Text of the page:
You've probably never heard of Barry Bastian, so let me tell you a little about him.
Barry was a 60-year-old farmer, over in Canyon County. A family man. A good, God-fearing, taxpaying citizen.
Barry also loved to ride his bicycle.
Early one beautiful morning in June, 2003, Barry was riding on a rural road near his farm. He was an experienced rider; he was on the southbound shoulder, right where he should have been.
He probably never knew what hit him - it was a spraying boom on an agricultural trailer that was overtaking him from behind. It killed him dead.
According to the story in the Idaho Statesman, "Deputies said a latch failed and the boom extended several feet from the trailer's side. Truck driver James Delfino, 56, of Nampa told deputies he didn't know the boom was loose…" Apparently Mr. Delfino wasn't aware of the extended boom until he'd driven a little further down the road, and it started whacking cars parked alongside.
I never met Barry. But since I'm a "cycling brother," the story caught my attention, and I followed it closely.
I doubt Canyon County Prosecutor Dave Young remembers Barry Bastian.
I asked the Prosecutor's office several times what was being done on the case. Young got tired of my inquiries; he eventually emailed me saying that he hadn't gotten an accident report from the Sheriff's office, and "Next time you might want to get your facts straight..."
No charges were ever filed against the driver of the vehicle that killed Mr. Bastian.
While I'm sure the accident was just that - a tragic accident with no ill intent - Mr. Bastian is just as dead as if he'd been deliberately whacked in the head with a baseball bat.
The Idaho Driver's Manual* states, "Under Idaho law, you may not drive any vehicle that is mechanically unsafe. If your vehicle needs repairs, lacks vital equipment, or presents some other danger, you are responsible for correcting the problem." (Chapter 9, Page 9-1, emphasis added) I'd say it's fairly evident that the other vehicle presented a very real danger to Mr. Bastian.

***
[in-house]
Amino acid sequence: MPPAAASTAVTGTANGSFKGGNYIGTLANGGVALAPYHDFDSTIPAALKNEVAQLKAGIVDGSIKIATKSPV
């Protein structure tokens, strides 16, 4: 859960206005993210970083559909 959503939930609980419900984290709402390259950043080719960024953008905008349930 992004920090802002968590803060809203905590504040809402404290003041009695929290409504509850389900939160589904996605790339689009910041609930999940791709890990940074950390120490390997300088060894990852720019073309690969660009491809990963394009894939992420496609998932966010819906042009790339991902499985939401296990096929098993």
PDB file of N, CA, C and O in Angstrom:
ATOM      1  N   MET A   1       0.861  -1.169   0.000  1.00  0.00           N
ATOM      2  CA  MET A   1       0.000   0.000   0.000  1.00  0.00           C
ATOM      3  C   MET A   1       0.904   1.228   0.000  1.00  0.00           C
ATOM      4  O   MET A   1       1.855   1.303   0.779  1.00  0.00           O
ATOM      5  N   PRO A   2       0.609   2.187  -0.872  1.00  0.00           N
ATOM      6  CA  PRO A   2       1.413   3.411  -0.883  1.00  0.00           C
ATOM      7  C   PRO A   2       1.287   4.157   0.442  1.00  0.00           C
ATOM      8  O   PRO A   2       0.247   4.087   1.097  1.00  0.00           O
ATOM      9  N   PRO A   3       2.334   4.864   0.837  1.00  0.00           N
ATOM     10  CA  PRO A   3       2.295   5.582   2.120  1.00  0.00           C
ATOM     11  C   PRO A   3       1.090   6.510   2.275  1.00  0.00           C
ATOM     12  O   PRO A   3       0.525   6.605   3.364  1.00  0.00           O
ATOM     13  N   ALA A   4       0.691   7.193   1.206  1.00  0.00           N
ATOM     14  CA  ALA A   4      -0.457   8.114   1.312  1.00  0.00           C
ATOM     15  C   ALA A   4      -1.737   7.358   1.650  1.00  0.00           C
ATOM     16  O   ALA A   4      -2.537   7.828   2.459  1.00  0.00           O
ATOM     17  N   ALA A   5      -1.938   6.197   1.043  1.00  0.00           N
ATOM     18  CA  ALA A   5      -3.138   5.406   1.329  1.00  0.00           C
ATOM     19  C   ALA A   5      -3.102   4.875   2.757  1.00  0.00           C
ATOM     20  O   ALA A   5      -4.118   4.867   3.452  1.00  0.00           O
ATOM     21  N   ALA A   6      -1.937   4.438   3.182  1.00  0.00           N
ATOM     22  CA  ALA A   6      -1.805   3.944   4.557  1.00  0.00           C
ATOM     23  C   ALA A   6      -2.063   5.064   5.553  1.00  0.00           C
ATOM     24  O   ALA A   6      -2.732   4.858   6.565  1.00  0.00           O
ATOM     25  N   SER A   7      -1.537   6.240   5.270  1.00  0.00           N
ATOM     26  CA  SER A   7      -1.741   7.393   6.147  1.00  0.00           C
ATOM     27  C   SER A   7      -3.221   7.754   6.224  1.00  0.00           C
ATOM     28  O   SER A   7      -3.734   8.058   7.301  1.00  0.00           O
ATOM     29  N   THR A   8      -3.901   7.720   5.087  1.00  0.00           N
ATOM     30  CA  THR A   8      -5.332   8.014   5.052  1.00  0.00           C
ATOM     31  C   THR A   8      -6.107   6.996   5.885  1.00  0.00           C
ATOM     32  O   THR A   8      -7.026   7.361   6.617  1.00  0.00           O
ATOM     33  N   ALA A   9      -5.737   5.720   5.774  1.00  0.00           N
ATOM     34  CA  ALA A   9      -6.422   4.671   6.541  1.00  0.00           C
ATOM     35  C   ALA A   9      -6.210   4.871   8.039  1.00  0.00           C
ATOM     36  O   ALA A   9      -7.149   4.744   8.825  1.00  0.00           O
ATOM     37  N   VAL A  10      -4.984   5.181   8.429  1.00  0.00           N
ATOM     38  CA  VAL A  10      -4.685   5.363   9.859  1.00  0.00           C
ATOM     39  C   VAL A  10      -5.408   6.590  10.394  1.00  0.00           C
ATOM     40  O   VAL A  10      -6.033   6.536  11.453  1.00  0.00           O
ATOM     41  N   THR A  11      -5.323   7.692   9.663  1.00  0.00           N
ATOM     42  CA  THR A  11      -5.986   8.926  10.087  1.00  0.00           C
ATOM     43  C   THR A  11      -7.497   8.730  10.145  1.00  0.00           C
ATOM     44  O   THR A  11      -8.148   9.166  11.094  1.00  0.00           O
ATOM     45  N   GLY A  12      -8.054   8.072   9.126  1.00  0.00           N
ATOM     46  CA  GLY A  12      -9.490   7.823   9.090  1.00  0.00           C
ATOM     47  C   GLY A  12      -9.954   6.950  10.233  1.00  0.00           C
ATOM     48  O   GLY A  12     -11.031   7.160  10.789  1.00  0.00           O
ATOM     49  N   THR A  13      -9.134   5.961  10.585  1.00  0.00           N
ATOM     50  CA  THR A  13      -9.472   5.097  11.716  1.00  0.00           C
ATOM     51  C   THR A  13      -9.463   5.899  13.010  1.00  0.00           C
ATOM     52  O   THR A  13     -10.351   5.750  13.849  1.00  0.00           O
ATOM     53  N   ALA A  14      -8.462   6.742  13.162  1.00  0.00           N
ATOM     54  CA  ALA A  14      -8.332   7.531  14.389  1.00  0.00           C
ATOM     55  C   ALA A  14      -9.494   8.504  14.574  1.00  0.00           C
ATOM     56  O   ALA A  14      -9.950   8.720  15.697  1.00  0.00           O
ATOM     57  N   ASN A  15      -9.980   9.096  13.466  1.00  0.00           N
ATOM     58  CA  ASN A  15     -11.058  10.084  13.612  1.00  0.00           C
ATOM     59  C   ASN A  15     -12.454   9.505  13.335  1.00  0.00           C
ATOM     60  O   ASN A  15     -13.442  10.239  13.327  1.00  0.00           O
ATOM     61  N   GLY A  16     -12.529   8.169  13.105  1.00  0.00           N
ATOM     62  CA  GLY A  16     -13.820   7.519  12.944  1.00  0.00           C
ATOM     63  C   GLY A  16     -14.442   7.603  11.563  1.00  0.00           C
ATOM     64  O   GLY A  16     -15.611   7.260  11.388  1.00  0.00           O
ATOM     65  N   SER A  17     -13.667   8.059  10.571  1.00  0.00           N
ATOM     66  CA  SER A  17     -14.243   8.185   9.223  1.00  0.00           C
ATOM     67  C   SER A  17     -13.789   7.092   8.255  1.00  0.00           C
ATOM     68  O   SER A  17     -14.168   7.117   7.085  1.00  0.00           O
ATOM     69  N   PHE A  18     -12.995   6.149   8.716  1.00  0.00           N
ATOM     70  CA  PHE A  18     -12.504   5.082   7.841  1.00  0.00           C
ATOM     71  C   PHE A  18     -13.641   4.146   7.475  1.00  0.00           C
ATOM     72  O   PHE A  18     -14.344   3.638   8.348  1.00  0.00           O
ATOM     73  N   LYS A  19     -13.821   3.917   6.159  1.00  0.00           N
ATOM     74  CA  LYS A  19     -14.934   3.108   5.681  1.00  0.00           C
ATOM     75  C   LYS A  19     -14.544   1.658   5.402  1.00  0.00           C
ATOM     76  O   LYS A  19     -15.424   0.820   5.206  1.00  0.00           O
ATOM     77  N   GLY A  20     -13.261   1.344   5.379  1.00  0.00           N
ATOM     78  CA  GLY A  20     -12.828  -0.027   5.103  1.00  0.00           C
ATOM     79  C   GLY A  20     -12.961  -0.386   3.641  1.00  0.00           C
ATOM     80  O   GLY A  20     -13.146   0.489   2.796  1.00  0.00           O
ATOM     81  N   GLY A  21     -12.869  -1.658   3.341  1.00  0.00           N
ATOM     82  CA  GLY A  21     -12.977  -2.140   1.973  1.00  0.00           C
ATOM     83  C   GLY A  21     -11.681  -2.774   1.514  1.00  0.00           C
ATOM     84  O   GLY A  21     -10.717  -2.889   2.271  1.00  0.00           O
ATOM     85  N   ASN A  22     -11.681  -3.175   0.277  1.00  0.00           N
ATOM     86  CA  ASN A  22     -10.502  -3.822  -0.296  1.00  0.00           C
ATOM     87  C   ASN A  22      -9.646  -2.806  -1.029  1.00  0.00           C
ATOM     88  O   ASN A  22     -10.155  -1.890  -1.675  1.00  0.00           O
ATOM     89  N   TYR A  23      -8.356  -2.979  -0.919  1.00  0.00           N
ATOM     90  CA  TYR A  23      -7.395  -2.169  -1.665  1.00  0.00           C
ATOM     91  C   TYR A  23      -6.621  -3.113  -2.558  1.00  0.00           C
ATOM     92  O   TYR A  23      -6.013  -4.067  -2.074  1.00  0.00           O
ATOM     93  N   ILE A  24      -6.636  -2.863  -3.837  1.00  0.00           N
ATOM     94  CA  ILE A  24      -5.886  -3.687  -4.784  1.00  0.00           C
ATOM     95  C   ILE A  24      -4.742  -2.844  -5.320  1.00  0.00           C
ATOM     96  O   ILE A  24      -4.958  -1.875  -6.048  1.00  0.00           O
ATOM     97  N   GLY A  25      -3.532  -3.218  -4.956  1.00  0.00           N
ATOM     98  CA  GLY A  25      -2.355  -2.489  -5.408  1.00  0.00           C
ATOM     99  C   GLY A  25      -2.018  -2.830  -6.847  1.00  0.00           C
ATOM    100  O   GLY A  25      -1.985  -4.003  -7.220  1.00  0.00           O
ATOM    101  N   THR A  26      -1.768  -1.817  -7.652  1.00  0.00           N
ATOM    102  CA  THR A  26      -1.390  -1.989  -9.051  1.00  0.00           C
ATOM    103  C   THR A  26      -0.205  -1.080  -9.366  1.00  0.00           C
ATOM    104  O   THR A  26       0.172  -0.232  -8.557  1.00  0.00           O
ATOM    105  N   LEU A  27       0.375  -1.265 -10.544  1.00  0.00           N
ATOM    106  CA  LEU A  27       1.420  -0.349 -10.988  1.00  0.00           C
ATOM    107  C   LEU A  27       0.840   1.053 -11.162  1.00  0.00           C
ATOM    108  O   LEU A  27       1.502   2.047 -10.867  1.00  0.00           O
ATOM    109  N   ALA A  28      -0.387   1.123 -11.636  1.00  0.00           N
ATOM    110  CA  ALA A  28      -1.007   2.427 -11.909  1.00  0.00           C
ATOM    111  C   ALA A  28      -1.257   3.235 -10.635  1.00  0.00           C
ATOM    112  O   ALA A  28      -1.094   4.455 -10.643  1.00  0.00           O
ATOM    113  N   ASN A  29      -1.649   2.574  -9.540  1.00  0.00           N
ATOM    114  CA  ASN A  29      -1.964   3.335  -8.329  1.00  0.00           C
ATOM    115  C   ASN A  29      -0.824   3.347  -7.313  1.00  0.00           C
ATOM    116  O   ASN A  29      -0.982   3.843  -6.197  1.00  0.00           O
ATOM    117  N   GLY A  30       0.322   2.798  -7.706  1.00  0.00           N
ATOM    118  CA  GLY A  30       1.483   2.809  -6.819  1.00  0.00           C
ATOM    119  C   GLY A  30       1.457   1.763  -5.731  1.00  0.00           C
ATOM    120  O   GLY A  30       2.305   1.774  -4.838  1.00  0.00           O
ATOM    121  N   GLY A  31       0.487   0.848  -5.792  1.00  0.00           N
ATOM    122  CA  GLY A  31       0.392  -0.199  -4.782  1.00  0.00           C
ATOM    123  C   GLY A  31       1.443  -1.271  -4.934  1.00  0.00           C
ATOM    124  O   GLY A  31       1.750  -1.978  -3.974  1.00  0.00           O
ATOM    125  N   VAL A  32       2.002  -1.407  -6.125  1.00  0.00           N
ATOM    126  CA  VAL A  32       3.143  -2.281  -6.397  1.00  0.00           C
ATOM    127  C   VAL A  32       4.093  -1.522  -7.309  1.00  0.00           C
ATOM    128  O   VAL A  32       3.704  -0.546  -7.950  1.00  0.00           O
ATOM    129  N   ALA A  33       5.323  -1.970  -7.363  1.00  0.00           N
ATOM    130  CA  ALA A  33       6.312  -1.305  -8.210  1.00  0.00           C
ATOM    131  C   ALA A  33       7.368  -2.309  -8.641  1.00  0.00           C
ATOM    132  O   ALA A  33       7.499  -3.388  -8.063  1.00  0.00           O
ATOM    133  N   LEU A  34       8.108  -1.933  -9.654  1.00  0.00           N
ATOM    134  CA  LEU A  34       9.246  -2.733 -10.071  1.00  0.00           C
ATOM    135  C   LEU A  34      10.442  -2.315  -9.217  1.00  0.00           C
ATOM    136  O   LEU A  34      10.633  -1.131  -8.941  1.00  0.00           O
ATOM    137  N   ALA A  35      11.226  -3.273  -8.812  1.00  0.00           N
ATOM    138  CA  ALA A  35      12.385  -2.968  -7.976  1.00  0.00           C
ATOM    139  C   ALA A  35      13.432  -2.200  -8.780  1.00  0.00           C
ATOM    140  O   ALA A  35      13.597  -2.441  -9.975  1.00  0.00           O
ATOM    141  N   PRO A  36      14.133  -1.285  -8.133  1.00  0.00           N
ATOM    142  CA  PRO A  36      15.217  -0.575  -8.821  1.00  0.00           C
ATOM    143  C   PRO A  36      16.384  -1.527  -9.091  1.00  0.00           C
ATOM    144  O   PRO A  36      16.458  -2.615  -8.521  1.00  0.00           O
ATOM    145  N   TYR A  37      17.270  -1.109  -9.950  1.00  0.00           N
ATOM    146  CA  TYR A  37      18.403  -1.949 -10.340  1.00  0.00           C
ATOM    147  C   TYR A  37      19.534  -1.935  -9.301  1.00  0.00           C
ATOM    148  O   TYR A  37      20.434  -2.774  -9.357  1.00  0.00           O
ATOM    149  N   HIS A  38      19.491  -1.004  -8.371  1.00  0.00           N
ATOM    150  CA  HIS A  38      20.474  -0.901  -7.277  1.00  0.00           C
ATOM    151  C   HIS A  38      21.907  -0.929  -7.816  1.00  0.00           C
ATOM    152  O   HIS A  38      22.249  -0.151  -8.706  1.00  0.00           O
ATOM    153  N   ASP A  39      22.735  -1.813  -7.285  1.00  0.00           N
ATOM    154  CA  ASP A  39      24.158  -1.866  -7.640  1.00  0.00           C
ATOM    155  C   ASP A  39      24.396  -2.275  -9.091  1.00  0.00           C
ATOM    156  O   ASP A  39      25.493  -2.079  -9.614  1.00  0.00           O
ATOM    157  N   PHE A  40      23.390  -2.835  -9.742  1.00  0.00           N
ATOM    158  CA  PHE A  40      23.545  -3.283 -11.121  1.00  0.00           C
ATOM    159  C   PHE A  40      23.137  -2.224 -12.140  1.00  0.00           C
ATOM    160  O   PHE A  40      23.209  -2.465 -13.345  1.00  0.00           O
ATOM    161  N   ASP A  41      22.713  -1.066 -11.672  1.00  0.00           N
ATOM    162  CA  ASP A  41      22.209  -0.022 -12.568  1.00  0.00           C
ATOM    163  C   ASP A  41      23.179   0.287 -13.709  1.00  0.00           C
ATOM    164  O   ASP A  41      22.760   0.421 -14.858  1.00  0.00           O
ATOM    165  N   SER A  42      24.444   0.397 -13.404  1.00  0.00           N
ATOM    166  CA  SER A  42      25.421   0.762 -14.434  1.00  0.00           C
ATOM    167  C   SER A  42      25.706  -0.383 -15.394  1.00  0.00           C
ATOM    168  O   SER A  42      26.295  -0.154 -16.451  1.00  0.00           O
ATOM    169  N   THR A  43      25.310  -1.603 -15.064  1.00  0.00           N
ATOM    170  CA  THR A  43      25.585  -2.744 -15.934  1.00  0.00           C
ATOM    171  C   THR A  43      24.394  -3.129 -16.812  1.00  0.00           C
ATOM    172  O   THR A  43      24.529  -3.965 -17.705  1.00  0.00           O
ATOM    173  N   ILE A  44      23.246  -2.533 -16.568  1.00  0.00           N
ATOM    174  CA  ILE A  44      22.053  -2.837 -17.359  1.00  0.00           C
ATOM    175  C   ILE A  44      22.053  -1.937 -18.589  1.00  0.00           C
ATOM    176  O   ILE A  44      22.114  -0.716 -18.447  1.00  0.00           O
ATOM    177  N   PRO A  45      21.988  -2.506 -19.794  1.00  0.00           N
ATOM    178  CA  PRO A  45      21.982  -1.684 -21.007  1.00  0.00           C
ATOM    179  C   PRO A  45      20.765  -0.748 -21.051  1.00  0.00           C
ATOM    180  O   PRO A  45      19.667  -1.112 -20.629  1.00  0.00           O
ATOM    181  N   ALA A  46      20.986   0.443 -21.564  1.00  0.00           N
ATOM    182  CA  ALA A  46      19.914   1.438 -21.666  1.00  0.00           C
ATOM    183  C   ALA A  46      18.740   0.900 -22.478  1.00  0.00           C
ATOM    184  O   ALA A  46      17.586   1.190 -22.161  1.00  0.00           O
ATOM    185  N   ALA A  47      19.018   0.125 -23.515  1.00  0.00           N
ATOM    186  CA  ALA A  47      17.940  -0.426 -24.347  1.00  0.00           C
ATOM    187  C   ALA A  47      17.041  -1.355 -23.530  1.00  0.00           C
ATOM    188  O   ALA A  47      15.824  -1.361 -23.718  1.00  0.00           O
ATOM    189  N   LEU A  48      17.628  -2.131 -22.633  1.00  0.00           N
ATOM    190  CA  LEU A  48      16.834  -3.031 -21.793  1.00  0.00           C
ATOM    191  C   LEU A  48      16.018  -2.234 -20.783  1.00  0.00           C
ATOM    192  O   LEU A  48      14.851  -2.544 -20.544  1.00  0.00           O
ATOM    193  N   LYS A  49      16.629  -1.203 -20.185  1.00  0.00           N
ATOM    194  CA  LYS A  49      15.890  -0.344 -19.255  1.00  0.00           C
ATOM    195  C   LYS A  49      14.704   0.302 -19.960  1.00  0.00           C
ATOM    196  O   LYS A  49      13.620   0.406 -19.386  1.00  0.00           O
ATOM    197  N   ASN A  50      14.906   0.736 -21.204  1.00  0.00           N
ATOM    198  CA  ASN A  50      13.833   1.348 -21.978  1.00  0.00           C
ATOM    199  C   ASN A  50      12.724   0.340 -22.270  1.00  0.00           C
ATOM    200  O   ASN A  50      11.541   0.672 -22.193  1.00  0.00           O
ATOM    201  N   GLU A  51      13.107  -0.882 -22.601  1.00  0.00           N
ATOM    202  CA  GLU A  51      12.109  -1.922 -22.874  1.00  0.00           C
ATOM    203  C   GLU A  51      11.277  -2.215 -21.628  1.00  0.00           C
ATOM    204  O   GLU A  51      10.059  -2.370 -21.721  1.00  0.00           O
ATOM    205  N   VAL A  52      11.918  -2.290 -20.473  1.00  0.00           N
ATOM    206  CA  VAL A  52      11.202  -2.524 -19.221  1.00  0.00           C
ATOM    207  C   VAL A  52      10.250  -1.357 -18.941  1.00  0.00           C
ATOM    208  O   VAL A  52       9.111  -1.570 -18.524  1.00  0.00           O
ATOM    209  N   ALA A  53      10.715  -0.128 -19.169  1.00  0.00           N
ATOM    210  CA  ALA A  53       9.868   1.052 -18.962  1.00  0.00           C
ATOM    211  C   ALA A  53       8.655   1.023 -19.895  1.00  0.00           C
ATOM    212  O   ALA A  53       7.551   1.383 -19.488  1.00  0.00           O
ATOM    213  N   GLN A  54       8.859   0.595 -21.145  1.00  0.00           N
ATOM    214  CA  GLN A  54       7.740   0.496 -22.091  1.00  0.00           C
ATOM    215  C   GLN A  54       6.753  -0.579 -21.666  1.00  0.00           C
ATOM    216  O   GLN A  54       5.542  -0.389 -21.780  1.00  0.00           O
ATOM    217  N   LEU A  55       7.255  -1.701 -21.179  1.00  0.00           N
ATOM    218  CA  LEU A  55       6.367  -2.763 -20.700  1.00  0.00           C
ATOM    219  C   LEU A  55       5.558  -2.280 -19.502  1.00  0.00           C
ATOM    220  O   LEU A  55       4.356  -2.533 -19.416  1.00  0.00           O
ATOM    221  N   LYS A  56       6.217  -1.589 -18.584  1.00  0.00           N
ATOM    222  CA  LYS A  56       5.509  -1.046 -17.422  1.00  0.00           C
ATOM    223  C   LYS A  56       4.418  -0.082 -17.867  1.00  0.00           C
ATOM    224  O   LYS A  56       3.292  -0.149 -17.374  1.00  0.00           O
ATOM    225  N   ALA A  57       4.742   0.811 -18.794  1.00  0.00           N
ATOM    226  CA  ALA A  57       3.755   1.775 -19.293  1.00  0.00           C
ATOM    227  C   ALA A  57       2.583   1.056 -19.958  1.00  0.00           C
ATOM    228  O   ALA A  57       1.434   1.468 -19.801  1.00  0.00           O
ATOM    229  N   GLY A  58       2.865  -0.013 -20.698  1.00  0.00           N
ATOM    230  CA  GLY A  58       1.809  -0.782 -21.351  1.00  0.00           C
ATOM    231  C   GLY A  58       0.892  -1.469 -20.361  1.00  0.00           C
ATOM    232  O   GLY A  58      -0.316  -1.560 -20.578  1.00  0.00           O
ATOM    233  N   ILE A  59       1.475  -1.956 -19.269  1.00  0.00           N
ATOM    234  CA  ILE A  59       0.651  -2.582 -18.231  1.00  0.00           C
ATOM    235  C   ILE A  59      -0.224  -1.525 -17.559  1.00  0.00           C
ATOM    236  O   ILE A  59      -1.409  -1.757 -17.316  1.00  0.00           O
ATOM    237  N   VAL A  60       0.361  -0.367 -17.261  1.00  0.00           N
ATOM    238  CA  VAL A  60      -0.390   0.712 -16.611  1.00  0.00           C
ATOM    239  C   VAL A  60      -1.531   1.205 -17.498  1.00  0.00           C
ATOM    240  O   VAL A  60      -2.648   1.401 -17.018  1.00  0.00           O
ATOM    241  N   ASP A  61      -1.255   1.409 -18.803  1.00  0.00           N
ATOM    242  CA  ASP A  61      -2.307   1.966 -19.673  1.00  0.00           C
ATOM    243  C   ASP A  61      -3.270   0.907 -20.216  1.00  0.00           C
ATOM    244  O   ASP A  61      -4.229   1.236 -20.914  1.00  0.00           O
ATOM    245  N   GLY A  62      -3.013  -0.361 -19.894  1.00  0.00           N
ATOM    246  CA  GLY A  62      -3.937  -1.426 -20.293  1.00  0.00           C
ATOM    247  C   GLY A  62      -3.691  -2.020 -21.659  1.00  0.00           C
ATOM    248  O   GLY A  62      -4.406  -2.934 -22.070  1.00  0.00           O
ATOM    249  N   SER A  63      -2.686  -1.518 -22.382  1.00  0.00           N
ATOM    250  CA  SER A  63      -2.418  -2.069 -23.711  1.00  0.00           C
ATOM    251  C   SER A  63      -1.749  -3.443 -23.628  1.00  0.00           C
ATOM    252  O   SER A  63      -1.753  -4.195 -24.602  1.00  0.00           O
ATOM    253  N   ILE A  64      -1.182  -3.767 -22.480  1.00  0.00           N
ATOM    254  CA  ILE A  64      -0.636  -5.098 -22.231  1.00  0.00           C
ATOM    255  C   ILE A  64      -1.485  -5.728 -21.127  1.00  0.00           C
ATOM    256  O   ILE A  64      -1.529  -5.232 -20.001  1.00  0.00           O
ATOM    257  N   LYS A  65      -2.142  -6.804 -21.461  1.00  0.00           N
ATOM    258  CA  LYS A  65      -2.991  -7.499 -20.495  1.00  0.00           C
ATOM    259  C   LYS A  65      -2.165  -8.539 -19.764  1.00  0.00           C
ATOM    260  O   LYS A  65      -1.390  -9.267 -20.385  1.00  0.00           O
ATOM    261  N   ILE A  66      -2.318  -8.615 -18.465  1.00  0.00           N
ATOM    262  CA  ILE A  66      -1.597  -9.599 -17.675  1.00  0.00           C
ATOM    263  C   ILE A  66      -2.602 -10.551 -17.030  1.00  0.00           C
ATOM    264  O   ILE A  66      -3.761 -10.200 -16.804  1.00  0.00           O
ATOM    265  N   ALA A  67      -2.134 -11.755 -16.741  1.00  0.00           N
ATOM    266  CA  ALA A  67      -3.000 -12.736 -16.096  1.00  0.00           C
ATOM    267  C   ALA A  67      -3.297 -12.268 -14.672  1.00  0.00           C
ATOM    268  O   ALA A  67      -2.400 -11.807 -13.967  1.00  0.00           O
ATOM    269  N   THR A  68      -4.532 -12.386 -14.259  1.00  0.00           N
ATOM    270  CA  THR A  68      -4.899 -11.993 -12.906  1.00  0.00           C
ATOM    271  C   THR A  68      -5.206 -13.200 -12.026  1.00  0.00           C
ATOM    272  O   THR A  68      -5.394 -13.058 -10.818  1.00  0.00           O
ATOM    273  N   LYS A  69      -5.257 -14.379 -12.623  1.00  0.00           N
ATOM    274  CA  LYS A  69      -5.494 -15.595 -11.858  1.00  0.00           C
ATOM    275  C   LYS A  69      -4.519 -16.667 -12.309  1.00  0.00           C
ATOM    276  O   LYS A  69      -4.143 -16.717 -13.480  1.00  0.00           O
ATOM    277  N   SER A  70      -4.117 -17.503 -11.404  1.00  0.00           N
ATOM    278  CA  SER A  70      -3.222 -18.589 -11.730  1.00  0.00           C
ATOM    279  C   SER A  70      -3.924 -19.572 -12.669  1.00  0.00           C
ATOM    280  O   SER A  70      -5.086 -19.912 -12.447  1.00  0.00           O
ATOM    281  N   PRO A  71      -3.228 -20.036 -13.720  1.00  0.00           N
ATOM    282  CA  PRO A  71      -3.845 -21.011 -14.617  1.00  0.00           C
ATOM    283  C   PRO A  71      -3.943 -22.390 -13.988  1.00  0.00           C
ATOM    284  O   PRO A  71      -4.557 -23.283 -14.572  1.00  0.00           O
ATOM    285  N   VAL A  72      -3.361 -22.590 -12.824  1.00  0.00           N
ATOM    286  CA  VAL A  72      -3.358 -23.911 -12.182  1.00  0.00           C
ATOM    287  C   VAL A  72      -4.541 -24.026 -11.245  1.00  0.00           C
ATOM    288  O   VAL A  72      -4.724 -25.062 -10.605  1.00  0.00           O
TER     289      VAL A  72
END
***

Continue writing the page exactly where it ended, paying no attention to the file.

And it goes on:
If the driver of a vehicle isn't responsible for its safe operation... then who is?
I'm no legal expert. But it's surprising to me that the Prosecutor's office can't act independently of the Sheriff's office. Also… isn't there a law? I'm not trained in legalese, but "involuntary manslaughter" comes immediately to mind. Can't you "involuntarily manslaughter" someone using an unsafe vehicle?
One of my underlying concerns as a cyclist is that I'll encounter somebody in a much larger, heavier vehicle who is impaired. It could be a drunken driver. Or SUV Soccer Mom, distracted by her cell phone or screaming kids. Or a teenager, distracted by a carload of friends. And apparently, it could also be somebody driving an unsafe vehicle - hitting the guy on the bike whose only mistake was being in the wrong place at the wrong time. No laws to protect me in that last case. Or at least that's apparently the situation in Canyon County.
Again from the Idaho Driver's Manual: "Cycling has become an important means of transportation as well as recreation. Bicyclists are legally allowed to ride on all Idaho roadways [and] have the same rights as motorists. ... To increase the safety margin when passing a bicycle rider, move into the left lane if possible. If you are not able to change lanes, pass with as much clearance as possible." (Page 5-4, from the "Sharing the Road" chapter.) Common sense - but is there no rule of law to back it up?
If there is no law - shame on the State Legislature, for passing increased seat-belt fines when there isn't even a law prohibiting killing somebody with your vehicle! (And for those of you who are contemplating "whacking" somebody… using your vehicle may be the perfect way to do it. Just make it look like an accident, and you're home free.)
(A side-note: In a different case, Mr. Young's office did file charges against Aaron Sogoian, 26. He's the young man who accidentally lit his younger brother on fire while gassing up his car, over in Nampa. He's been charged with aggravated second-degree arson, despite the pleas for leniency from the victim and other members of the family.)
* Click HERE to link to a PDF of the current Idaho Driver's Manual.